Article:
Top 5 Ways to Control Blood Pressure Without Medication

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Some know it as the “silent killer” others commonly refer to it as hypertension. Hypertension is often asymptomatic, meaning it has no symptoms hence the nickname. If left untreated, high blood pressure can be fatal and result in a stroke or heart attack. If we look through the history of bodybuilding, it is no secret many have been taken from us way too soon due to heart attacks. Many supplements in the industry can directly or indirectly increase your risk for hypertension. If you were to stack these supplements with a stressful, inactive, and unhealthy lifestyle, then your risk for adverse effects will be augmented. Therefore, this article is intended to increase your awareness and allow you to take proactive steps to control your blood pressure without the use of medications.

Your blood pressure is broken down into systolic blood pressure and diastolic blood pressure. S11When an individual’s systolic blood pressure exceeds 120 mm Hg or diastolic blood pressure exceeds 80 mm Hg, he or she is at risk for various degenerative disease including heart failure, end-stage renal disease, and peripheral vascular disease. Aforementioned, hypertension can even be fatal if left untreated, and result in a stroke or heart attack. Therefore, understanding what hypertension is and how to mitigate it is paramount. The current blood pressure categories are listed below.

Blood Pressure

Category

Systolic

mm Hg

Diastolic

mm Hg (lower #)

Normal less than 120 and less than 80
Prehypertension 120 – 139 or 80 – 89

High Blood Pressure

(Hypertension) Stage 1

140 – 159 or 90 – 99

High Blood Pressure

(Hypertension) Stage 2

160 or higher or 100 or higher

Hypertensive Crisis

(Emergency care needed)

Higher than 180 or Higher than 110

 

As you can see there are various categories for blood pressure, if you want to check your blood pressure regularly, you can purchase a blood pressure monitor or cuff at your local Walmart, CVS, or Walgreens. Some stores may also have a blood pressure machine next to the pharmacy that you can use for free. Keep in mind you may want to check your blood pressure twice. There is such a thing called the white coat syndrome in which your nerves and anxiety get the best of you and increase your blood pressure when your blood pressure is being measured. If your blood pressure is still high after checking it multiple times, then try out my top five recommendations to control your blood pressure below.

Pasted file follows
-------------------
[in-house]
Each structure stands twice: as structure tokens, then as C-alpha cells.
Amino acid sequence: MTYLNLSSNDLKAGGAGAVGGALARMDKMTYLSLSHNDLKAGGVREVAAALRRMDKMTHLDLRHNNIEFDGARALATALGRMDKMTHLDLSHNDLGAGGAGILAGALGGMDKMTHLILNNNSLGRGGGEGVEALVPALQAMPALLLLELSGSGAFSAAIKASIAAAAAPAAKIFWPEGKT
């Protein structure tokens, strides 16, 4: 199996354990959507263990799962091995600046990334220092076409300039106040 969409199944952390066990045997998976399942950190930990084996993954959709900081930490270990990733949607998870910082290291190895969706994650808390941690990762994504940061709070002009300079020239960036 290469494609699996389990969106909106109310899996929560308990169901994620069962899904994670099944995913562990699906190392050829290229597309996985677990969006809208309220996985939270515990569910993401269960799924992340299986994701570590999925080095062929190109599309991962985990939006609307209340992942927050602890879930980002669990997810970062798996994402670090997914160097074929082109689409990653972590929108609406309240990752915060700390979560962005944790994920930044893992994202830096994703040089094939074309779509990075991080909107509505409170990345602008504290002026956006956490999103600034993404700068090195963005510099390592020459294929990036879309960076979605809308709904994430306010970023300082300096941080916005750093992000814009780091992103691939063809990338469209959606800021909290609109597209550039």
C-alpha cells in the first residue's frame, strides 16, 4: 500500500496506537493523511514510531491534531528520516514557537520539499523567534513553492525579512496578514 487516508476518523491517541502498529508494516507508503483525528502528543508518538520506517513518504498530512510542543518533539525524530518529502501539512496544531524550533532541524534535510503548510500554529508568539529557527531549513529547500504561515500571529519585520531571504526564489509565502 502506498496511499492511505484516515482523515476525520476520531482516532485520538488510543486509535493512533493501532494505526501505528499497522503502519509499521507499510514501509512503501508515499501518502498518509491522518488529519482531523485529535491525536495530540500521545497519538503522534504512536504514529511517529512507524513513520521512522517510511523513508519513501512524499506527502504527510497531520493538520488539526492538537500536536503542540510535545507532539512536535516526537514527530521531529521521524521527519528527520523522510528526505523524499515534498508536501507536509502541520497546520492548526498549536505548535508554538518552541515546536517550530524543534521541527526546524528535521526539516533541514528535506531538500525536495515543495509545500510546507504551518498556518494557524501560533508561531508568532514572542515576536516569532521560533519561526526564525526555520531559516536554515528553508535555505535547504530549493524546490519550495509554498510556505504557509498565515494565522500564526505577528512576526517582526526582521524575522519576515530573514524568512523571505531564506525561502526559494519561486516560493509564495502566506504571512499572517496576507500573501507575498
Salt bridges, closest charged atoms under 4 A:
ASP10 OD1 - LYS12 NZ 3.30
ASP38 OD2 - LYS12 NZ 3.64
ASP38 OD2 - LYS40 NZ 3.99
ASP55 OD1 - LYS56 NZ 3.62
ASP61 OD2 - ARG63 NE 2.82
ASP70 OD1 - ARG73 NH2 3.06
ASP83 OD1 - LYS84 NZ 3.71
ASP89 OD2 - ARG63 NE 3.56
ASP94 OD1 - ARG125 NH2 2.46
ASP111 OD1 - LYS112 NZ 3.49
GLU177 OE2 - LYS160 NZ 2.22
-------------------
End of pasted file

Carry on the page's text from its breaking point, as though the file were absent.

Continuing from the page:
1. Lose weight- 

  • It is amazing what a few pounds can do to control your blood pressure. If you were to lose one kilogram, you could decrease both your systolic and diastolic blood pressure by approximately 1 mm Hg. To lose one kilogram, you would have to create a caloric deficit of 7,700 calories. Creating this caloric deficit can come from exercising. However, the easiest way to decrease your calories would have to come from your dietary regimen. Therefore, finding a diet that you can adhere to is imperative. Keep in mind the estimated time to burn a pound of body fat can take 8 to 12 hours while substituting a 20-oz bottle of regular cola (240 kilocalories) with water takes one second. If you make wise choices such as this consistently, then 7,700 calories can be achieved quickly.

2. The DASH Diet- 

  • The Dietary Approaches to Stop Hypertension (DASH) diet was promoted by the National Heart, Lung, and Blood Institute to control or prevent high blood pressure. The DASH diet is backed by multiple studies and is practiced in clinical settings by registered dietitians. If you were on a 2,000-kilocalorie diet, the table below would be your dietary recommendations per day based on food groups.
Food Group 2,000 kcal diet servings per day Example of serving sizes
Grains (whole grains) 7-8

-One slice of bread

-½ cup (1oz) dry cereal

-½ cup cooked rice, pasta, or cereal and fiber

Vegetables 4-5

-1 cup raw, leafy vegetables

-½ cup cooked vegetables

-6 oz. vegetable juice

Fruits and Juices 4-5

-6 oz. fruit juice

-One medium fruit

-¼ cup dried fruit

-½ cup fresh, frozen, or canned fruit

Milk, nonfat or low-fat 2-3 -8 oz. milk, 1 cup yogurt, or 1.5 oz. cheese.
Meats, poultry, and fish 2 or less

-3 oz. cooked meat, poultry, or fish

-One egg white

Nuts, seeds, and legumes ½ -1 -1.5 oz. (1/2 cup) nuts, ½ oz. or 2 Tbsp. seeds, ½ cup cooked legumes.
Fats and oils 2-3 -One Tsp. soft margarine, vegetable oil, 1 Tbsp. low-fat mayo, or salad dressing, or 2 Tbsp. light salad dressing/
Sweets 5/week

-1 Tbsp. jelly

-½ cup sorbet

-One small cookie